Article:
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« Reply #3: August 26, 2009, 05:05:11 pm »

Since I have neglected my 'thread starter-job' and haven't started any new topic lately, I'm just tossing out something that might spark controversy over here. Wink


Do you have the impression that Pagans are much more critically towards themselves and adherents of related Pagan religions than to those of other religions?

Do you see a tendency in the Pagan community to judge Pagans with different measurements than adherents of other religions?

Basic group dynamics:  Pagans are in a far better position to know what to criticize within their own religious sphere than any outsider would.  This is true of *any* group of people:  people on the inside tend to develop a critical discourse, because they actually *know* enough about the group to be able to engage in discussion.  Outsider criticisms are, except in very specific cases, not nearly as well-informed as those of "insiders."  This is basic anthropology.

Or would you rather Pgans critiqued religions they *don't* belong to? 

One of the points on the so-called "rhetorical triangle" is "ethos":  this means, more or less, "authority to speak on the topic in question."  People who are members of the group under discussion usually have a MUCH higher ethos than do outsiders -- especially in the case of subcultural minority groups, like Pagans.  (It doesn't always hold for dominant, hegemonic groups, like Christianity -- if a group/discourse/whatever is dominant in a culture, even people who aren't members of that group are forced to develop strategies to deal with it, and therefore have a stronger ethos than other kinds of "outsiders" often do.)
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« Reply #4: August 26, 2009, 05:18:24 pm »

Or would you rather Pgans critiqued religions they *don't* belong to? 

Please no. Pagans do that as poorly as other outsiders do with Pagans.
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Waldfrau
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« Reply #5: August 27, 2009, 11:09:01 am »

Or would you rather Pgans critiqued religions they *don't* belong to?
If you're asking me personally, absolutely not.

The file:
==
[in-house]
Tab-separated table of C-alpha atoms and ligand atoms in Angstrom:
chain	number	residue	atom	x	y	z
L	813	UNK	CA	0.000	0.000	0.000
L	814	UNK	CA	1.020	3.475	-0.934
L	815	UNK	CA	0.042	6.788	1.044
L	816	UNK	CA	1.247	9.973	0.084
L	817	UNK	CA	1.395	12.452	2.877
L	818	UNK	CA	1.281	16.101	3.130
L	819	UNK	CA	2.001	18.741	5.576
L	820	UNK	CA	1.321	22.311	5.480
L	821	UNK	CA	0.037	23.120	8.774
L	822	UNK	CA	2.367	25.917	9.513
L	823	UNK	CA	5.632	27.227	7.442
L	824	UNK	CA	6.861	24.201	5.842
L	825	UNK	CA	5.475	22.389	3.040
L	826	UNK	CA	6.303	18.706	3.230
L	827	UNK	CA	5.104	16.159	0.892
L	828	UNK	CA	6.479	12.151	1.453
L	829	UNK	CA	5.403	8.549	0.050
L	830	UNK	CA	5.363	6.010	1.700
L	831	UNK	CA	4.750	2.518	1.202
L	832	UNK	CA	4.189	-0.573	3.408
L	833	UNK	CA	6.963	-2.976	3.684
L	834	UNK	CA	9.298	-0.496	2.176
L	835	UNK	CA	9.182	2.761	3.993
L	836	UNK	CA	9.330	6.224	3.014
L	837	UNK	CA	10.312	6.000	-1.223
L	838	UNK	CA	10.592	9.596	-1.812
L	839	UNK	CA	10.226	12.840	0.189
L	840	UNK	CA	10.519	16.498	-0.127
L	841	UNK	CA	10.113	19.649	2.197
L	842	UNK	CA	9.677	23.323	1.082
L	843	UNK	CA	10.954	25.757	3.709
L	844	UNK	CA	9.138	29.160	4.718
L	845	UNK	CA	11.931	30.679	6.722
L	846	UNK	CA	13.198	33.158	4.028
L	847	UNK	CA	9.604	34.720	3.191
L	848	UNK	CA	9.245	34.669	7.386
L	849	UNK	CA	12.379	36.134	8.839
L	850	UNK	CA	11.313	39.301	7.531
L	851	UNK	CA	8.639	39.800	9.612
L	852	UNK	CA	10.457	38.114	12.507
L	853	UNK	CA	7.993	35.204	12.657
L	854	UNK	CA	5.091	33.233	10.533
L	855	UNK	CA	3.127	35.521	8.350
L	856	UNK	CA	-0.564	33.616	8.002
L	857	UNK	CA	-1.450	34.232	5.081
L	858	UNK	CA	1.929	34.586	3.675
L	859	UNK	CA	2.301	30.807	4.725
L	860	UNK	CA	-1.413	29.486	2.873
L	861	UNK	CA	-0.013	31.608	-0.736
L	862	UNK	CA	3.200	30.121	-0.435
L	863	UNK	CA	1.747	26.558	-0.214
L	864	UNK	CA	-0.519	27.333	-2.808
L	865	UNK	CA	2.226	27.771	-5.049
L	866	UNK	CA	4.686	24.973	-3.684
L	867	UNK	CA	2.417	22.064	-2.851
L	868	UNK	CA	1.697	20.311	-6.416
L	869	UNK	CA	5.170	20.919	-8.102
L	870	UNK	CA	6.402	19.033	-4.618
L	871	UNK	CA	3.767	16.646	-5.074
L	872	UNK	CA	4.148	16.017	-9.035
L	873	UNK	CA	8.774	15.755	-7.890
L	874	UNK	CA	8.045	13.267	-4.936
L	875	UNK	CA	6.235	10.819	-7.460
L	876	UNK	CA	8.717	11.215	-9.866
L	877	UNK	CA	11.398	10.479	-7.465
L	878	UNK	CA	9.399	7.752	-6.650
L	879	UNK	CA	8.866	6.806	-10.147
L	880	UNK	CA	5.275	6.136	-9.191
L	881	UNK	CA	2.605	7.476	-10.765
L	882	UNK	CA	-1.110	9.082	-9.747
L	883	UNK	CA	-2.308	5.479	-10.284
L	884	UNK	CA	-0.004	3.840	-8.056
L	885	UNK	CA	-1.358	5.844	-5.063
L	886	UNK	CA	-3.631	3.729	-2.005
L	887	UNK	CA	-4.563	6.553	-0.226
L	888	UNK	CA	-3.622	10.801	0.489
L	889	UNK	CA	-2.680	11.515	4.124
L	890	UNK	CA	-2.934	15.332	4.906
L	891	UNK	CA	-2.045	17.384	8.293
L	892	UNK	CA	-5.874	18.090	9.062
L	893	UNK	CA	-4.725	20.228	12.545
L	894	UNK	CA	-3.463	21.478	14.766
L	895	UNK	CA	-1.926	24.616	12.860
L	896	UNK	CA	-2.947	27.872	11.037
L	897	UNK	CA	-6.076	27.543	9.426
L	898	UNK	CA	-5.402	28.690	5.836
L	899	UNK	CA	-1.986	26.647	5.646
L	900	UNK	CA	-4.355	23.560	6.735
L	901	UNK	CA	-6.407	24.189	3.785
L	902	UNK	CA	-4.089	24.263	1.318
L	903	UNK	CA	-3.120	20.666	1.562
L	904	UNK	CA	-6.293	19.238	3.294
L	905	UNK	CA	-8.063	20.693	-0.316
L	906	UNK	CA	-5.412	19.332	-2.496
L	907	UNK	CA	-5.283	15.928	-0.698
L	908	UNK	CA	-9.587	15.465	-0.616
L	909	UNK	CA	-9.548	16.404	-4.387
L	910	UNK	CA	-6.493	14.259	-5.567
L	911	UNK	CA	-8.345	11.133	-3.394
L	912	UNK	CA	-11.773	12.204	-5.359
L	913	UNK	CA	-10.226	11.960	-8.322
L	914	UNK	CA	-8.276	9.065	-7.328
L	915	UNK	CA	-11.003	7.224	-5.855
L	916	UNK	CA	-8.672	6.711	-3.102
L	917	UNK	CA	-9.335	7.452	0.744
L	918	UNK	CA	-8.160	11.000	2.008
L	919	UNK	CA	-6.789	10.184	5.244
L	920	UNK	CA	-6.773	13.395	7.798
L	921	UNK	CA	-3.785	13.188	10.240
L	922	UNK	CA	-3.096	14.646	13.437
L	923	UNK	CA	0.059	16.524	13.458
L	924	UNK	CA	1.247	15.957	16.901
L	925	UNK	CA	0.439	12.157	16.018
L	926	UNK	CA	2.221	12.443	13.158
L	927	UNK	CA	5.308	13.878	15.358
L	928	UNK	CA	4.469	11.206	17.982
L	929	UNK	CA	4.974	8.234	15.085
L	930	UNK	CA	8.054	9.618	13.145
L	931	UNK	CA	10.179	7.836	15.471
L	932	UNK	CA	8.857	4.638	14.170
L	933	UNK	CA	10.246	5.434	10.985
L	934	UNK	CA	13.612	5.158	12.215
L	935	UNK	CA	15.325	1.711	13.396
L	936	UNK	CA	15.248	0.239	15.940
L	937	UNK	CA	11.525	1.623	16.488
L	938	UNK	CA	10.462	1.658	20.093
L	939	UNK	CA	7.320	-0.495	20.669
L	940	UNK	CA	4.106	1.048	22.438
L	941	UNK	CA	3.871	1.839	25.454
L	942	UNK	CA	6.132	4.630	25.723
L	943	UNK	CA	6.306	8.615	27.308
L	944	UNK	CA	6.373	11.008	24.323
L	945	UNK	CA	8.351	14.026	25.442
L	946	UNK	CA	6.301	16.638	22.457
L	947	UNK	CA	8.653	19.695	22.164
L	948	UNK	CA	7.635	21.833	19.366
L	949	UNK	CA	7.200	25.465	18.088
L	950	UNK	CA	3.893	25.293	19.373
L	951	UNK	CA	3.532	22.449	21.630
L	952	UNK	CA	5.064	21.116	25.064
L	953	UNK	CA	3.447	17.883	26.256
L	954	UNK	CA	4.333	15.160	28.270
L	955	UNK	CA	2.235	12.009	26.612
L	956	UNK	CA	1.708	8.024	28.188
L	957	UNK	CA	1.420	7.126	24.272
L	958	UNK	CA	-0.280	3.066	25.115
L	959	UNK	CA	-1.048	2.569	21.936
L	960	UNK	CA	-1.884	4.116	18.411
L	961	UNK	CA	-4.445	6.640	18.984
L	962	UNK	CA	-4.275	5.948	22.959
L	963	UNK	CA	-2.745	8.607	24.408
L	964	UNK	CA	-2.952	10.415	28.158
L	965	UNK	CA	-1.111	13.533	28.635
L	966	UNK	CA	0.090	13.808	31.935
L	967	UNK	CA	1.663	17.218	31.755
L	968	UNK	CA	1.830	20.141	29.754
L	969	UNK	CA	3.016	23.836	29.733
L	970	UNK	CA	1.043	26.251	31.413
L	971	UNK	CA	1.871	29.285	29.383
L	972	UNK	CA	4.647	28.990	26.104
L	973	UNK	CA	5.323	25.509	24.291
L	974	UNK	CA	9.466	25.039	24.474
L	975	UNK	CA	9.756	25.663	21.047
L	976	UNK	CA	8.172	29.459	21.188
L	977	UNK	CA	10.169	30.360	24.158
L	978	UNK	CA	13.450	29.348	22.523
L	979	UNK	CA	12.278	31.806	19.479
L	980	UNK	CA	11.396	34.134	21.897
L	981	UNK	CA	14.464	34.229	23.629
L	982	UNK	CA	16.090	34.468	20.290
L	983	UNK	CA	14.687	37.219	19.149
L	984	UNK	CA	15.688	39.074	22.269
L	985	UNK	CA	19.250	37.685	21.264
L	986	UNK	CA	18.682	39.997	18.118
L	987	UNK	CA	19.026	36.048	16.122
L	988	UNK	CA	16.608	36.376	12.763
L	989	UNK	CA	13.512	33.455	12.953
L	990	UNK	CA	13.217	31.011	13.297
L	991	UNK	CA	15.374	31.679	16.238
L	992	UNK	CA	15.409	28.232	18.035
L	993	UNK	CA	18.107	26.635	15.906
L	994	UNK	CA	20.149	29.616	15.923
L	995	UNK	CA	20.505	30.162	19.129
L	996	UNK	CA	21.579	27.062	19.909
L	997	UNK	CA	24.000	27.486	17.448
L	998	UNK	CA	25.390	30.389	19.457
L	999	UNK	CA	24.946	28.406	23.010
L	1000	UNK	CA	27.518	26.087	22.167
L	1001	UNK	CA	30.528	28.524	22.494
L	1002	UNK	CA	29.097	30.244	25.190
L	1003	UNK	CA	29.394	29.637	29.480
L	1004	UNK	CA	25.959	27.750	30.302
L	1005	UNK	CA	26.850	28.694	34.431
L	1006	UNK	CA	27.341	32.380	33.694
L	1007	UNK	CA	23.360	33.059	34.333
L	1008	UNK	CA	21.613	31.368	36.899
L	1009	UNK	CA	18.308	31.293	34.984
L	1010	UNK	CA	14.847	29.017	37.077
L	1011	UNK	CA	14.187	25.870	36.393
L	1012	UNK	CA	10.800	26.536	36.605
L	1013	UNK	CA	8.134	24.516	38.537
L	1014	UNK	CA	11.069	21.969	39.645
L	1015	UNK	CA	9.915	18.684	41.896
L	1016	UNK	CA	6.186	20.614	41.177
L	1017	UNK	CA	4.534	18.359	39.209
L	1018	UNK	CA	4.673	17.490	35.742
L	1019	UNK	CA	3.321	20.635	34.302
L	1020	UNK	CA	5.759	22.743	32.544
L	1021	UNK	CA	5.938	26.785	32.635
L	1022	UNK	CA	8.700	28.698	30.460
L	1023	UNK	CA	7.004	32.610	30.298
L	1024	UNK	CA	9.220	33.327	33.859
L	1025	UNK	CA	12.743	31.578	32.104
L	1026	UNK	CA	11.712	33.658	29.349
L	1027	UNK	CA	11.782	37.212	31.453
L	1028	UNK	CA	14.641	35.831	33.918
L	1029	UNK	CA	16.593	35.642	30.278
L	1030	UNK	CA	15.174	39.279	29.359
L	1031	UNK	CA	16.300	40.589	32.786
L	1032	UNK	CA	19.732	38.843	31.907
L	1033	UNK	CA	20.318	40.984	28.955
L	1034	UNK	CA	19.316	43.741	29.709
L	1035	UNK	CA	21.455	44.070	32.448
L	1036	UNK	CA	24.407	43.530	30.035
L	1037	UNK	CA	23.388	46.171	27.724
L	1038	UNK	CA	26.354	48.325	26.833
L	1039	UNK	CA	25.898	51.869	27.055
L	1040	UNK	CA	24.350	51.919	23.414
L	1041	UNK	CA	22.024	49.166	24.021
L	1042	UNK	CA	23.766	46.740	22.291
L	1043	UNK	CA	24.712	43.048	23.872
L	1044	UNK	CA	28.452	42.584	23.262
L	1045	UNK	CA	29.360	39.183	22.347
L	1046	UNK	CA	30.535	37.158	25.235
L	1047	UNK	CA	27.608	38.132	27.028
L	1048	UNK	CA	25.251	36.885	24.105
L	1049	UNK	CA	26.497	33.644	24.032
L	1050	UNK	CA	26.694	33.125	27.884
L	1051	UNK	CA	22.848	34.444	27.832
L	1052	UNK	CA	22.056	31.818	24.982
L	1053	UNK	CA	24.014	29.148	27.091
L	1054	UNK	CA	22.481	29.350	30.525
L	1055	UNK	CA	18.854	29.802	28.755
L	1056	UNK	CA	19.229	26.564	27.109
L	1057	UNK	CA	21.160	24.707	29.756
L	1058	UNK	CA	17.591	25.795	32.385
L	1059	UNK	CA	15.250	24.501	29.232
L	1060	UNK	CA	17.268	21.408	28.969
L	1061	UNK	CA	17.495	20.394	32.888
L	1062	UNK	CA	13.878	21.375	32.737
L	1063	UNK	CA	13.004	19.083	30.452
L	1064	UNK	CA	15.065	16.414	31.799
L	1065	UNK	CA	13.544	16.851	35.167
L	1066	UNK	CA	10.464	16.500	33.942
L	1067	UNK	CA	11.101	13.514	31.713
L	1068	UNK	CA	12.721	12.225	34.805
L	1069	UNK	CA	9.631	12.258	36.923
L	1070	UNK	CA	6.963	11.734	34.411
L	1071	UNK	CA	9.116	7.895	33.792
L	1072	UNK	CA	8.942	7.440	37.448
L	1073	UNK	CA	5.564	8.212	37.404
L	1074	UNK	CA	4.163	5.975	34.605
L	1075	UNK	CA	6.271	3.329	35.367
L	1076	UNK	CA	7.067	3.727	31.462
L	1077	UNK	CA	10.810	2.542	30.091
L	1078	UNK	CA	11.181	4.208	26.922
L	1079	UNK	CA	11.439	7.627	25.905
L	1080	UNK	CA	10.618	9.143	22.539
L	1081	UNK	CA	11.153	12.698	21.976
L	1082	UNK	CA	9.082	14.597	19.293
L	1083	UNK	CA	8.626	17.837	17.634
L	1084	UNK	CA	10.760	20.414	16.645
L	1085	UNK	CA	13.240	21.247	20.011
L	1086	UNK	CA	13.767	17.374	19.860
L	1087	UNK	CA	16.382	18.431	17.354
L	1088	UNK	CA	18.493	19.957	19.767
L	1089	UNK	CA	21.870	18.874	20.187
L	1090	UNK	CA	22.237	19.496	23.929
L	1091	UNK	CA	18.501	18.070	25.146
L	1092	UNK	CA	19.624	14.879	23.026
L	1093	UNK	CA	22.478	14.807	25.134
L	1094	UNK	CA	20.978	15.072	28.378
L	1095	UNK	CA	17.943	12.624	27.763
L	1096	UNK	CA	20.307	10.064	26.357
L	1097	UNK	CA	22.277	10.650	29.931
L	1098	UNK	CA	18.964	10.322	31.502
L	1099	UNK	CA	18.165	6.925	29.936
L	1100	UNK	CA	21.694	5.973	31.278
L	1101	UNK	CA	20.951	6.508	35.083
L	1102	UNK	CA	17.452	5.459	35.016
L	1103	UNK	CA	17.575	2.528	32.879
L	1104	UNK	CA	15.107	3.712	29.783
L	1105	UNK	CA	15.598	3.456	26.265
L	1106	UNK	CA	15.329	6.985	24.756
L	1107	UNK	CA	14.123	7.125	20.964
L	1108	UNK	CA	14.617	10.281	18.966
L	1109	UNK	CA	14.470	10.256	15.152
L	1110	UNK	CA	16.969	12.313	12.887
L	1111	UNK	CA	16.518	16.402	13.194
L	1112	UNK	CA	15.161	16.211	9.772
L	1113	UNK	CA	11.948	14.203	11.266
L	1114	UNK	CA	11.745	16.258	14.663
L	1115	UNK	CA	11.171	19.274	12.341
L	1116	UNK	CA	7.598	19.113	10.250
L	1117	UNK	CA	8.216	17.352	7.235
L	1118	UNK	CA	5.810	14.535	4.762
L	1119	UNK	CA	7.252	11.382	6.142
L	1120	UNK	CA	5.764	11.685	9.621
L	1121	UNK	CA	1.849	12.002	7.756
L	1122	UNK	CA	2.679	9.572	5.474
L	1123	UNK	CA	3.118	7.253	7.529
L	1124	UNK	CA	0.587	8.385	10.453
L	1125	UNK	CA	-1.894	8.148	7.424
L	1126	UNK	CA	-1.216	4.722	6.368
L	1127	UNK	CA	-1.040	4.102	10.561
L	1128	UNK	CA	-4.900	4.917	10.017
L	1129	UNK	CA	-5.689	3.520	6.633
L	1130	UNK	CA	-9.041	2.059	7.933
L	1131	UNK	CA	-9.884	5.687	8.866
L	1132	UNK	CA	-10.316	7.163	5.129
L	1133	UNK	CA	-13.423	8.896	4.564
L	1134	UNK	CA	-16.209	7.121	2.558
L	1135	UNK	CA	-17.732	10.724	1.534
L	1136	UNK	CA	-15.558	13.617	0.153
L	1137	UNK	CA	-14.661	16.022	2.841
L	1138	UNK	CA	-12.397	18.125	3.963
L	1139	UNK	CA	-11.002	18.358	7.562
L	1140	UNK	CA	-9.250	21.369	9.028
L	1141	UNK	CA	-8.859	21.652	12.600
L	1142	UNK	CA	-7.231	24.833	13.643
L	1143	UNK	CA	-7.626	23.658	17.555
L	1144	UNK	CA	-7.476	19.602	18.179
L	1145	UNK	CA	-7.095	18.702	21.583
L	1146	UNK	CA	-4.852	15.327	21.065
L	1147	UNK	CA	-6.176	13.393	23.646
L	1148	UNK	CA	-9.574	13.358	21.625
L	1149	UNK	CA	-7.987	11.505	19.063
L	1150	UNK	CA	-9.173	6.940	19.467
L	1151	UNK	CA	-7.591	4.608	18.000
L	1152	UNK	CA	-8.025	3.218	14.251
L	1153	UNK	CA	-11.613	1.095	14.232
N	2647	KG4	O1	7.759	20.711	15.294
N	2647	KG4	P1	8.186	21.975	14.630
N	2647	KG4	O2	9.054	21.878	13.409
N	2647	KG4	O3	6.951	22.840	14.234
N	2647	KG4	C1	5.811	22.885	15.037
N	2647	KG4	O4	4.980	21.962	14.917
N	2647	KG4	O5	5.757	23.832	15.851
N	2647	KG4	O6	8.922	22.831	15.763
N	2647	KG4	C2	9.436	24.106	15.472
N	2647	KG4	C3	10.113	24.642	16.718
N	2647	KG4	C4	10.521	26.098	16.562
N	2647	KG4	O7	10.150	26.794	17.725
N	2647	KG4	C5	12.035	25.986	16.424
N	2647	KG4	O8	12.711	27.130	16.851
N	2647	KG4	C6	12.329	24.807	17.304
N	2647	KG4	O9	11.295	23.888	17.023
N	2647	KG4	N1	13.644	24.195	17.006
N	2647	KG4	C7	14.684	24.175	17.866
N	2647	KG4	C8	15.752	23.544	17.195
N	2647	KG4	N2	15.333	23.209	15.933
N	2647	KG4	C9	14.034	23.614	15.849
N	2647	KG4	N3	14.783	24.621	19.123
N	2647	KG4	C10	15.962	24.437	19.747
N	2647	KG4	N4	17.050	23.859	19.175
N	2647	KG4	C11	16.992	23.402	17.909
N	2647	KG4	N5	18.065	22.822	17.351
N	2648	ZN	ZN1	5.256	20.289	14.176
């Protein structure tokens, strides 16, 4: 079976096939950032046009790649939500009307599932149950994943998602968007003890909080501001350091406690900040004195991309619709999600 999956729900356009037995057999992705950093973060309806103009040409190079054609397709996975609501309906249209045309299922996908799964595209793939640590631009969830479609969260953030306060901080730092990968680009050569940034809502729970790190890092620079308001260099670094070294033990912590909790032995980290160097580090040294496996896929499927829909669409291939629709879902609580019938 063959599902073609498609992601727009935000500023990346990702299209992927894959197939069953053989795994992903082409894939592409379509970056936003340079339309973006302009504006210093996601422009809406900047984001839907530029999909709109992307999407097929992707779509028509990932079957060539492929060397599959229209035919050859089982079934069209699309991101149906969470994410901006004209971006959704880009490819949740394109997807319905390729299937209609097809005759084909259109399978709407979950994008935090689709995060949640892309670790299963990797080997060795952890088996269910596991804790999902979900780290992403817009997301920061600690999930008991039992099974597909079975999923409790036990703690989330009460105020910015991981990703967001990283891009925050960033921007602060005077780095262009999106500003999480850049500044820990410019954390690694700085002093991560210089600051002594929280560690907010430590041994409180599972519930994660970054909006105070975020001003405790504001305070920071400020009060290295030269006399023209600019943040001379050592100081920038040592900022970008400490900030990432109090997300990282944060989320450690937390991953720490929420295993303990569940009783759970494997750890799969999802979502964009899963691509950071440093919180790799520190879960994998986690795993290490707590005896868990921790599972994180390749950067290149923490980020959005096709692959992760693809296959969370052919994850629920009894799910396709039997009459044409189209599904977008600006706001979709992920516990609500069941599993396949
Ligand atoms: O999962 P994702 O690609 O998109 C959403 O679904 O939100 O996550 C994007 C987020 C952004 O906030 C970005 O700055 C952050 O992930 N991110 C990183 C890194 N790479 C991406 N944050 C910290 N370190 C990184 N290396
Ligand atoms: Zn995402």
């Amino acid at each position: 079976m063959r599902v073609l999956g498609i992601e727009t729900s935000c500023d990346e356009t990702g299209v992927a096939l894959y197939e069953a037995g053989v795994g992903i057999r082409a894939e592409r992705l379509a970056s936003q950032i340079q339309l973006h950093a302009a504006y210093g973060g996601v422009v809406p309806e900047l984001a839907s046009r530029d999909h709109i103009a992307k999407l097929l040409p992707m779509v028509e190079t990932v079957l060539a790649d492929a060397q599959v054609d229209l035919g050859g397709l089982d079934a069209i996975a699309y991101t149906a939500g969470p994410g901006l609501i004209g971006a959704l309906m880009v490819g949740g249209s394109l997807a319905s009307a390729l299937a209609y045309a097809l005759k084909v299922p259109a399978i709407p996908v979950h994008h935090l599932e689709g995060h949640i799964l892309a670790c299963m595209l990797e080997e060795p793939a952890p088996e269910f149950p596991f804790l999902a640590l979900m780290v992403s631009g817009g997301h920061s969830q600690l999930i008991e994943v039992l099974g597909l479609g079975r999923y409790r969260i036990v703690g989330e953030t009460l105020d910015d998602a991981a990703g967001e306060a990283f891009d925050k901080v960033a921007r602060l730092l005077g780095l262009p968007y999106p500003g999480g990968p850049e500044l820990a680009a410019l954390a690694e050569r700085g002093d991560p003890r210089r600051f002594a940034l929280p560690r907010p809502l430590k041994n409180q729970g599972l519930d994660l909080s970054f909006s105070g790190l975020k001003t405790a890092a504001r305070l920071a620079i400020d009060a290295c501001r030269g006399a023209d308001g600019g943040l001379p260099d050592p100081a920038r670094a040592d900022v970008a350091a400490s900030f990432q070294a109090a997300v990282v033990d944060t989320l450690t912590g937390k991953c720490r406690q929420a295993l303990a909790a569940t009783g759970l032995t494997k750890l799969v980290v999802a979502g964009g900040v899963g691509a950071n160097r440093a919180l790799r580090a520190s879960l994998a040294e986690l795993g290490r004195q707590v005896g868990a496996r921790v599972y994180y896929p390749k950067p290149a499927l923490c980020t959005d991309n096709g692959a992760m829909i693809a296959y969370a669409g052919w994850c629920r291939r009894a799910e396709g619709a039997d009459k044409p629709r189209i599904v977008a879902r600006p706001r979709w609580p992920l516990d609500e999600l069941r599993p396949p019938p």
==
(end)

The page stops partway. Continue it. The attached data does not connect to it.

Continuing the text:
And I'm not asking because I think selfcritic is a bad thing. I've just noticed that there is a lot of critic inside the Pagan community which is pointed towards itsself or other parts of the community. I find it hard to tell if it's really selfcritic or if it's critic of related groups who are slightly different.

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Pagans are in a far better position to know what to criticize within their own religious sphere than any outsider would.
This is a good explanation, but I wonder if there's also sometimes a need to criticize other Pagans to define your own lines or to define what Paganism should or shouldn't be about, what appearance Paganism should have to outsiders etc. There may be a lot of different reasons involved in critizism than just having a good position to judge. (f.ex. I'm in a relative good position to judge German orthography, but that doesn't mean that I go into forums to look for mistakes.)

For me there's also the question if Pagans really have the knowledge to make informed judgement of all other Pagans because the Pagan community is so diverse. There might also be some stereotypes one group of Pagans creates about the other which aren't necessarily better informed than if they create stereotypes about Christians or other non-Pagan religions.

Don't get me wrong, I'm not saying criticism is a bad thing, I'm just trying to evaluate it.
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« Reply #6: August 27, 2009, 11:16:06 am »

Do you have the impression that Pagans are much more critically towards themselves and adherents of related Pagan religions than to those of other religions?

Do you see a tendency in the Pagan community to judge Pagans with different measurements than adherents of other religions?